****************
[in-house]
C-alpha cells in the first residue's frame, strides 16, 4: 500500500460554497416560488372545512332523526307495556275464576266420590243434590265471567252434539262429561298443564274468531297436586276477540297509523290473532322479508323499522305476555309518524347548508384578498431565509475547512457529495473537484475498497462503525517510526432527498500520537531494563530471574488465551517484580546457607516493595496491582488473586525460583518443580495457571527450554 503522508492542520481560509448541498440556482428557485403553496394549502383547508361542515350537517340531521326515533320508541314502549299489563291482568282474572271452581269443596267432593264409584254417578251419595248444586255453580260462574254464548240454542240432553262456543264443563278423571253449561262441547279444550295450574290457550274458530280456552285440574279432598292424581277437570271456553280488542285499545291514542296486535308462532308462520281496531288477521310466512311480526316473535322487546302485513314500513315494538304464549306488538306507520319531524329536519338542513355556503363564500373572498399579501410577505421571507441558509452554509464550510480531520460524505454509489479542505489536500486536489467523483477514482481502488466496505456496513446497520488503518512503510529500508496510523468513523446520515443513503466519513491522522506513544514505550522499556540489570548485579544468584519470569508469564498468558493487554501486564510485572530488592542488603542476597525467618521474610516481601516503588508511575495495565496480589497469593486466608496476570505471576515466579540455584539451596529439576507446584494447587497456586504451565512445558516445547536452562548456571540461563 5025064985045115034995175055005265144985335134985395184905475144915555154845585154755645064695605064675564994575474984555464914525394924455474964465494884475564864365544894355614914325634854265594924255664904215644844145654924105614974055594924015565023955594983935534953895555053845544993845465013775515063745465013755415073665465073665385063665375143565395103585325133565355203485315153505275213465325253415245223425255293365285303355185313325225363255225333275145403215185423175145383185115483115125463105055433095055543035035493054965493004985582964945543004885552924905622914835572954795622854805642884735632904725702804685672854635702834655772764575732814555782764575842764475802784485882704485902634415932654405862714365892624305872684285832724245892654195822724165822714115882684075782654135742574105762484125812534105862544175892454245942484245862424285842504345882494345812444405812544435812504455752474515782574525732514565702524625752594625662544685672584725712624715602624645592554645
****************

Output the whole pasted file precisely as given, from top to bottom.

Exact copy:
[in-house]
C-alpha cells in the first residue's frame, strides 16, 4: 500500500460554497416560488372545512332523526307495556275464576266420590243434590265471567252434539262429561298443564274468531297436586276477540297509523290473532322479508323499522305476555309518524347548508384578498431565509475547512457529495473537484475498497462503525517510526432527498500520537531494563530471574488465551517484580546457607516493595496491582488473586525460583518443580495457571527450554 503522508492542520481560509448541498440556482428557485403553496394549502383547508361542515350537517340531521326515533320508541314502549299489563291482568282474572271452581269443596267432593264409584254417578251419595248444586255453580260462574254464548240454542240432553262456543264443563278423571253449561262441547279444550295450574290457550274458530280456552285440574279432598292424581277437570271456553280488542285499545291514542296486535308462532308462520281496531288477521310466512311480526316473535322487546302485513314500513315494538304464549306488538306507520319531524329536519338542513355556503363564500373572498399579501410577505421571507441558509452554509464550510480531520460524505454509489479542505489536500486536489467523483477514482481502488466496505456496513446497520488503518512503510529500508496510523468513523446520515443513503466519513491522522506513544514505550522499556540489570548485579544468584519470569508469564498468558493487554501486564510485572530488592542488603542476597525467618521474610516481601516503588508511575495495565496480589497469593486466608496476570505471576515466579540455584539451596529439576507446584494447587497456586504451565512445558516445547536452562548456571540461563 5025064985045115034995175055005265144985335134985395184905475144915555154845585154755645064695605064675564994575474984555464914525394924455474964465494884475564864365544894355614914325634854265594924255664904215644844145654924105614974055594924015565023955594983935534953895555053845544993845465013775515063745465013755415073665465073665385063665375143565395103585325133565355203485315153505275213465325253415245223425255293365285303355185313325225363255225333275145403215185423175145383185115483115125463105055433095055543035035493054965493004985582964945543004885552924905622914835572954795622854805642884735632904725702804685672854635702834655772764575732814555782764575842764475802784485882704485902634415932654405862714365892624305872684285832724245892654195822724165822714115882684075782654135742574105762484125812534105862544175892454245942484245862424285842504345882494345812444405812544435812504455752474515782574525732514565702524625752594625662544685672584725712624715602624645592554645